Monday, March 28, 2016

Another Excerpt:)

  Things are coming along very well on the finishing up stages of Never Forget! Here's another excerpt from it. It's taken from the end of chapter eleven. I hope you enjoy it:)


                                                             EXCERPT
I reached for one of the root cellar’s doors, and pulled. The hinges creaked in resistance and I felt like I had just rung a door bell. If anyone was in the root cellar they would know I was coming.

As I slowly walked down the stairs into the cellar I chided myself for not bringing a flashlight.

I was halfway down the stairs when the cellar door slammed above my head and I was shrouded in pitch blackness.

I inhaled sharply. I knew it wasn’t windy enough to blow the door shut, so unless I didn’t prop it up right… someone else had shut me in.

I froze in place and didn’t dare move. I listened for any sound, but all I heard was a scuttling in the corner. I clutched the railing and something small ran across my hand.

I threw my other hand across my mouth to keep back a scream. When I let go of my crutch, I heard a loud clatter as it fell the rest of the way down the steps.

I was frozen in horror. I needed to get my crutch but I had no desire to descend the steps in utter darkness when I knew there had to be mice. Maybe even rats.

I slipped back up the stairs. Maybe I could re-open the door, and let the light in.

I held out my hands, and I finally felt the door. I pushed with all my might, but nothing budged.

“Philip?” I yelled. “Open the door!”

It had to be Philip, didn’t it? If it wasn’t Philip, than who was it?

In books, the people trapped like this always bang their fists against the door and demand to be let out. I thought about doing that, but I wasn’t sure if anyone had really locked me in. For all I knew, it could have been my own carelessness.

Waiting for something to happen, I stood still and did nothing. After what felt like an eternity, I decided to go down and get my crutch.

Climbing stairs without my crutch was a challenge, but as I forced my left leg to move, it rose to the challenge and did what I needed it to do.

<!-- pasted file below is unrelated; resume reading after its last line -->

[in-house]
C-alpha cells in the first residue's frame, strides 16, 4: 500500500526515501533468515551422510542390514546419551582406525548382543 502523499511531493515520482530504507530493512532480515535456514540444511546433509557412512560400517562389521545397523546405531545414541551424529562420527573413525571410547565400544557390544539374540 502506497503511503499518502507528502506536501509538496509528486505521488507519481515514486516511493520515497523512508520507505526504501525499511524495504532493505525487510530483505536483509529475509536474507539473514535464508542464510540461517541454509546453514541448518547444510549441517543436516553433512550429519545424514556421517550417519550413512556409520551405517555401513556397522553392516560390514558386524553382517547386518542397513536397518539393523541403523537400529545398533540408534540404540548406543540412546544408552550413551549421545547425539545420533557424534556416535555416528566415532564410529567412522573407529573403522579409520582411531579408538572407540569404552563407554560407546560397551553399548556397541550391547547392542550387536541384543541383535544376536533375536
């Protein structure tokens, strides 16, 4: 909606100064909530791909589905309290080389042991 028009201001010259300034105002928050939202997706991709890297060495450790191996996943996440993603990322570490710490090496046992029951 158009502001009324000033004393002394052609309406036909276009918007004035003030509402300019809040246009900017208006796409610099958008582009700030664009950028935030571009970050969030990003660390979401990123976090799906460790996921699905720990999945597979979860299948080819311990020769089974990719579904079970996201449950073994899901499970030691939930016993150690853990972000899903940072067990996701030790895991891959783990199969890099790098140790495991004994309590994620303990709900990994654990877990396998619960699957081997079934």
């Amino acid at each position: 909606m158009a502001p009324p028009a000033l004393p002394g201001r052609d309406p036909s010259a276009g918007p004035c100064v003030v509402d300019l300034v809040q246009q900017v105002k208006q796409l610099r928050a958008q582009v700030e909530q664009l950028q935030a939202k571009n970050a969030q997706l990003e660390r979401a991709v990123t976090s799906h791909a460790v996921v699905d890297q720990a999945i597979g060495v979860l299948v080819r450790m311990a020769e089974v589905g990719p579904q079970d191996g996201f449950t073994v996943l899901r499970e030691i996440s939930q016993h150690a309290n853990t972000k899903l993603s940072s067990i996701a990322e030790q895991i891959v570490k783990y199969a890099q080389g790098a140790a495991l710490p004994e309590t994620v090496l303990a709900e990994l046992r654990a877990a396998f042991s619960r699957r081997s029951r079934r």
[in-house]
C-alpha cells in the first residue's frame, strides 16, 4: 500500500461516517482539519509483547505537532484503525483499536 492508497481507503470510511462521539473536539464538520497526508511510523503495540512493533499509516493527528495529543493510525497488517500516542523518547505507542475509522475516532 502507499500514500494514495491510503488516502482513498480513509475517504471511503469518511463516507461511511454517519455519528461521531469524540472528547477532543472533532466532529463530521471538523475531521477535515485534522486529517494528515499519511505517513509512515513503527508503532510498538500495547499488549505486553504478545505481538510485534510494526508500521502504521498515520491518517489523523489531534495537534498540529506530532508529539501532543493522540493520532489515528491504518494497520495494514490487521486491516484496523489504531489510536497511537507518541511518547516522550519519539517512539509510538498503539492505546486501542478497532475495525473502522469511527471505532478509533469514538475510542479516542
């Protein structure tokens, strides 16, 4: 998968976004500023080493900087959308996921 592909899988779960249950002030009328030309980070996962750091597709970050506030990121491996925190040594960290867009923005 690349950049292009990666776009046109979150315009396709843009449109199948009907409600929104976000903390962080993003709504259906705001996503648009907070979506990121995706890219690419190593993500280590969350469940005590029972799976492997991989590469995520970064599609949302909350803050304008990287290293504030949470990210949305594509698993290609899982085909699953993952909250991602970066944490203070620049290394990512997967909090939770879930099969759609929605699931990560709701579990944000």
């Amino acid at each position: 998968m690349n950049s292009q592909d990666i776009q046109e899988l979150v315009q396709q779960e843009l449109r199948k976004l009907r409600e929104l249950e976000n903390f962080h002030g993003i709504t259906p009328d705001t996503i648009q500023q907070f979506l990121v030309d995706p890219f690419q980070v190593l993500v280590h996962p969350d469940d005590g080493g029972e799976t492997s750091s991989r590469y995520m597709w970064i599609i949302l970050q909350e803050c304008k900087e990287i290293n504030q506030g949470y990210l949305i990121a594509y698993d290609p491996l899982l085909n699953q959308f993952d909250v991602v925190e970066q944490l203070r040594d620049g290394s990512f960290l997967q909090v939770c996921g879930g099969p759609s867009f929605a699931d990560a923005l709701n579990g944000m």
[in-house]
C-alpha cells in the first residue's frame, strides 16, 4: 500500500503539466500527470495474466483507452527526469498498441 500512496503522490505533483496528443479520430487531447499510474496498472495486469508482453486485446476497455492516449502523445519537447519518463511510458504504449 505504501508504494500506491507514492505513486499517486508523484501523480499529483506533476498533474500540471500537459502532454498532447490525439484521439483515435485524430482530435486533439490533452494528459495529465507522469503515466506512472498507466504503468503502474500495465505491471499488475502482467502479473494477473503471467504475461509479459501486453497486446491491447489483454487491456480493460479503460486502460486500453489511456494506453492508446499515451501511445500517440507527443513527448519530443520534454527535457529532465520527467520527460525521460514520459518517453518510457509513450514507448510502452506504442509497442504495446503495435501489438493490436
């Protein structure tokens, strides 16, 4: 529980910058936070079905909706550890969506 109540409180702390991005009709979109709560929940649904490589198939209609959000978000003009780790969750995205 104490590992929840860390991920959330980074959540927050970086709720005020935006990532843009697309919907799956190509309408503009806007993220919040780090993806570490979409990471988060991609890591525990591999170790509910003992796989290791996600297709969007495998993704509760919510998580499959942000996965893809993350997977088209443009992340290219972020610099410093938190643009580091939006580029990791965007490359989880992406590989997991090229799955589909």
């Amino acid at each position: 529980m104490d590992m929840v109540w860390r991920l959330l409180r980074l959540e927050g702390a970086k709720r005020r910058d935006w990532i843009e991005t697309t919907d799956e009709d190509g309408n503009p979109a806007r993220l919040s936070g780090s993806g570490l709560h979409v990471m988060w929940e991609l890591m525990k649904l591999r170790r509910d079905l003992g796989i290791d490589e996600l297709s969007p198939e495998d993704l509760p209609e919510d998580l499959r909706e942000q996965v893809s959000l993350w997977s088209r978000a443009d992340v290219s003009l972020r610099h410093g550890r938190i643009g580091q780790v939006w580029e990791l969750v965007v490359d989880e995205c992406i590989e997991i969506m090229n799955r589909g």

When my feet finally hit the dirt floor, I slowly kicked my foot around trying to feel for my crutch. I couldn’t find it anywhere.

There wasn’t even a sliver of light anywhere in the room, and I was starting to get claustrophobic. I reached down to feel along the floor for my crutch, but my fingers felt something furry. By the time I realized it wasn’t moving I was already running the other way.

My directions were all turned around, and I didn’t remember which way the stairs were. I tried to shake the feeling that I was all alone in a dark root cellar with a furry creature, but it wouldn’t go away.

I remembered touching the fur, and how the animal didn’t move, and an image of the dead squirrel under the porch flashed into my mind. I rubbed my hand like crazy across my leg as if I could wipe the feeling of the fur into my skirt.

I stumbled around trying to find the stairs. If I were in a book, I suppose I would have magically found an old lantern, but I didn’t find any such thing. Instead, I smelled a brand of men’s cologne that I hadn’t smelled in years. It reminded me of the bank where Uncle Keith had worked. The rich men had worn that type of cologne.
        I reached out to feel the way, and I felt something warm in front of me. Something bigger than me, and something live, and it definitely wasn’t Philip...

Monday, March 21, 2016

What writing has taught me about God being in control.

When I was writing 'Adventures of Amy' book four, (Never Forget,) I said something to my sister. I'm not sure what my exact wording was but it was something like this...

    "It sure is stressful being in control of so many people. I mean I have to decide everything about my characters... their gender, their hair color, where they live, how they talk, if they live or die and... well EVERYTHING! I'm sure glad God's in control of real people because it's hard work making these decisions."